Typically, urinary sodium values range between 200- and 400 mg/dL per day. Your result depends on how much sodium or salt you’re getting and your hydration status.
High Level of Urine Sodium
Just like consuming too little sodium, too much can also be problematic. For instance, a high dietary sodium intake can result in symptoms like excessive thirst, dry mouth, and muscle weakness.
For reference, high urinary sodium level is defined as any value exceeding 500 mg/L.
Causes of high urine sodium:
- Too much sodium in the diet
- Excessive consumption of table salt
- Abnormal adrenal gland function
Excessive sodium intake increases the amount of calcium excreted in the urine, increasing the risk of health conditions like kidney stones and osteoporosis.
The symptoms include:
- Strong sense of thirst
- Dry mouth
- Involuntary muscle contraction
Healthy Diet Management
Sodium doesn’t just come from salt; and there are many other hidden sources of sodium that may surprise you. For example, instant soups, processed meat products, canned goods, pickles, and nuts are all foods that are high in sodium. So, limit your consumption of these sodium-rich foods to avoid health complications.
Three Primary Sources of Urine Sodium
Processed and Prepared Foods
People who eat mainly canned foods, soups, convenience foods, and frozen foods get a substantial amount of extra sodium. Food manufacturers use salt or other sodium-containing compounds as flavor or texture enhancers.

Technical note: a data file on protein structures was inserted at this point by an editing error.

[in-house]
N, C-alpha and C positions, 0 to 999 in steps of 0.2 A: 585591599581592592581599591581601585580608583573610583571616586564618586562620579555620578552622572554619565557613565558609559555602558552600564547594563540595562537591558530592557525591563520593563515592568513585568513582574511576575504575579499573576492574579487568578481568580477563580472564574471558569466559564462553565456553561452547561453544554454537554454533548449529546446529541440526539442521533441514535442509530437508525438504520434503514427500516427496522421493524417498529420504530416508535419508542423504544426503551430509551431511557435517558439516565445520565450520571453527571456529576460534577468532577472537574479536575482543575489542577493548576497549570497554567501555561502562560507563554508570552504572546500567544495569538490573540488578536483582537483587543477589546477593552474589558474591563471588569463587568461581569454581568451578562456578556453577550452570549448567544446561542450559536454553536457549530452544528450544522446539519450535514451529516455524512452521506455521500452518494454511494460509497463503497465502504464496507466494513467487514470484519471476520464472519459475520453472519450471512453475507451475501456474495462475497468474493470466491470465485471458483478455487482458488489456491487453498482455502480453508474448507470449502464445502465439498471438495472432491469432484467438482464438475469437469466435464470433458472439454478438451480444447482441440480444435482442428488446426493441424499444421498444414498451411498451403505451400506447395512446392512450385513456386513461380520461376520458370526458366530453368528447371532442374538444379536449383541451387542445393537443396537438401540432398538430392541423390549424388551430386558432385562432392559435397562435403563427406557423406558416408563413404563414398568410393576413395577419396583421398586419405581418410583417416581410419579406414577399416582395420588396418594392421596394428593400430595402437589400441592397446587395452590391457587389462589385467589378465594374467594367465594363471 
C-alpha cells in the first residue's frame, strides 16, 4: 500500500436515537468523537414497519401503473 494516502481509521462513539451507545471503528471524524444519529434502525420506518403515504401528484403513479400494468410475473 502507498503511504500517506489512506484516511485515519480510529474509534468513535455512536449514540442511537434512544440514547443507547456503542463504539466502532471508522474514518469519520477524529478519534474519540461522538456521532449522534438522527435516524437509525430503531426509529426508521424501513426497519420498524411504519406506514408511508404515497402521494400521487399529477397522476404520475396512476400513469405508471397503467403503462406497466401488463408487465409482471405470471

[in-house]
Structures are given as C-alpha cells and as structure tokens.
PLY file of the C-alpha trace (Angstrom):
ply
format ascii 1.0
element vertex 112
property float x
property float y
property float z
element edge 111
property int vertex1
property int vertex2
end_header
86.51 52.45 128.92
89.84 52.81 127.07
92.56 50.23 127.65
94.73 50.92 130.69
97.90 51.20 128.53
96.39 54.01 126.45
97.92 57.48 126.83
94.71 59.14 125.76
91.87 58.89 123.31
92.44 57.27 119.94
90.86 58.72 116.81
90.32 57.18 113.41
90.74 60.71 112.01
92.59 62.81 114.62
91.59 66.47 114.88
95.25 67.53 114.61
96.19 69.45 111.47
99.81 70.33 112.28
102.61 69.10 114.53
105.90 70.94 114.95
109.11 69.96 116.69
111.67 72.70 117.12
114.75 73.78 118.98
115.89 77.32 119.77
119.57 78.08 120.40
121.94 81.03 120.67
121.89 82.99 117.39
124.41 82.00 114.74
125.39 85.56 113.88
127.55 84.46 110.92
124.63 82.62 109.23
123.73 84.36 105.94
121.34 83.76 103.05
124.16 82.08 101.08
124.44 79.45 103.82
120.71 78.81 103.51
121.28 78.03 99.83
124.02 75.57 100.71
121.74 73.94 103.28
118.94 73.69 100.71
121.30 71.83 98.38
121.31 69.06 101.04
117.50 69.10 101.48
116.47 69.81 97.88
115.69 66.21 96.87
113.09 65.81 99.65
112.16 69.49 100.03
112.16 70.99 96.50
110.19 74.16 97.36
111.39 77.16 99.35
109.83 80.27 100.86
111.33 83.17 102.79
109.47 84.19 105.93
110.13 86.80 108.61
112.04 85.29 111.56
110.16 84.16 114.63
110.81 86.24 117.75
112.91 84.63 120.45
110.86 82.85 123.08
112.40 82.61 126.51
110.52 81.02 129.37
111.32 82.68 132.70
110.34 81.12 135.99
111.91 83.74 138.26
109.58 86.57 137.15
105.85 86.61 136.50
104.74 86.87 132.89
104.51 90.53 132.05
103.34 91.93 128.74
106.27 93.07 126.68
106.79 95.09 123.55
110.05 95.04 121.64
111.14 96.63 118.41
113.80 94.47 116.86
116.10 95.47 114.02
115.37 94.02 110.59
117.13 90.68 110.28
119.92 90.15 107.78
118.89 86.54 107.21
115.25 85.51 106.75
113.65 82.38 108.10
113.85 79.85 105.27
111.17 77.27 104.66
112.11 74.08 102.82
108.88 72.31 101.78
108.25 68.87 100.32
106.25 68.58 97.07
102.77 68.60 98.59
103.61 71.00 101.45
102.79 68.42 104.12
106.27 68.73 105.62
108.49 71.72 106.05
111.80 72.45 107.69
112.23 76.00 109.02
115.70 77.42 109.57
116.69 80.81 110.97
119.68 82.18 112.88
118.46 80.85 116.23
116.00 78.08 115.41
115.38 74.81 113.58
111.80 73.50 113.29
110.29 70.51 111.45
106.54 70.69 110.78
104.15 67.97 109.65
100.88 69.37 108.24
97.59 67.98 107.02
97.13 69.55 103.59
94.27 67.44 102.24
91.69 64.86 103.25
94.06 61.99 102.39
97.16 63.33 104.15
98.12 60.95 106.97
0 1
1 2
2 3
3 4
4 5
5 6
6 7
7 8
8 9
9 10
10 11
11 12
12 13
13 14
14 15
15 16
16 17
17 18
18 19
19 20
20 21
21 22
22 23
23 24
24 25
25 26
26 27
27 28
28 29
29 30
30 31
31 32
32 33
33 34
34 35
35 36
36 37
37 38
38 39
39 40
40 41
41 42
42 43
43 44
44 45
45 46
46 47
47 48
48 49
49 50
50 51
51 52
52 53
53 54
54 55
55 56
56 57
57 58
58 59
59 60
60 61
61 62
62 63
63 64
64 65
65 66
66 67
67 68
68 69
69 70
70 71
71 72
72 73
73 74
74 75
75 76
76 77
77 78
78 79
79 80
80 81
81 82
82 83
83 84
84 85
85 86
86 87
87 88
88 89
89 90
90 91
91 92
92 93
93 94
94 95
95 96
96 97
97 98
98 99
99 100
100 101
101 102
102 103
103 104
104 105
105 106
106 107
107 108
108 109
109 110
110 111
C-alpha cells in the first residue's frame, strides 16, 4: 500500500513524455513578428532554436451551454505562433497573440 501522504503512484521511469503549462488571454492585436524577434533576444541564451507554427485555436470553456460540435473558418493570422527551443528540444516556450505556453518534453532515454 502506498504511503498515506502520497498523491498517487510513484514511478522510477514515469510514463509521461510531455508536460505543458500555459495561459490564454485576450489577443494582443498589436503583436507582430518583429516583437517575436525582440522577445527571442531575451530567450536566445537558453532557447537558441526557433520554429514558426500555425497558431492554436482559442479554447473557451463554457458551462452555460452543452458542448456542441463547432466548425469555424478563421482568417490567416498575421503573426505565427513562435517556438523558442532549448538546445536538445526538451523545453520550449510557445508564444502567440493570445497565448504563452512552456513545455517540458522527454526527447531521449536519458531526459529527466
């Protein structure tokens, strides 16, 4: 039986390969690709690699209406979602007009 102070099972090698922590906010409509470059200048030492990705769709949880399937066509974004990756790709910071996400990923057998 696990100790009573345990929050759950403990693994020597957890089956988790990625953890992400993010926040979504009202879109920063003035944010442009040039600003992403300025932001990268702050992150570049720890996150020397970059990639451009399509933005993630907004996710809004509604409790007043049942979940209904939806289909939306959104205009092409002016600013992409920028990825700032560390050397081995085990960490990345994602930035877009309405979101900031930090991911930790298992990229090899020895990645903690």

Condiments Containing Sodium
Pay attention to the amount of sodium you’re consuming through condiments. You can do so by reading the product’s ingredient label.
Natural Sources of Sodium
Sodium is a mineral naturally found in red meat, poultry, and dairy products.
The best way to find out the amount of sodium is to read the food labels. Apart from salt, other sodium-containing compounds typically used in cooking include:
- Monosodium glutamate (MSG)
- Baking soda
- Baking powder
- Disodium phosphate
- Sodium alginate
How do we reduce sodium?
First, focus on eating more fresh and minimally-processed foods (e.g., fresh fruits and vegetables) containing minimal amounts of sodium. Steer clear of delicatessen and other processed meat products. Instead, opt for fresh meat with less sodium than your typical processed meats. Also, opt for low-sodium options when purchasing ready-to-eat meals. Buy low-salt or unsalted bread. Finally, be mindful of the sodium you’re adding to your meals when cooking. Reduce the amount of salt you use. You could choose low-sodium sauces (e.g., salad dressings, ketchup, and other condiments). An easy way to cut down on the sodium you use during cooking would be to use herbs and spices as flavoring agents instead of salt-based, ready-made sauces.
The craving for salty food is an acquired habit. Essentially, you could unlearn this “craving” by gradually reducing your salt consumption. Your taste buds will adapt after a few weeks – and you’ll experience fewer cravings for salty food. Over time, you will discover that food can be tasty even without added salt.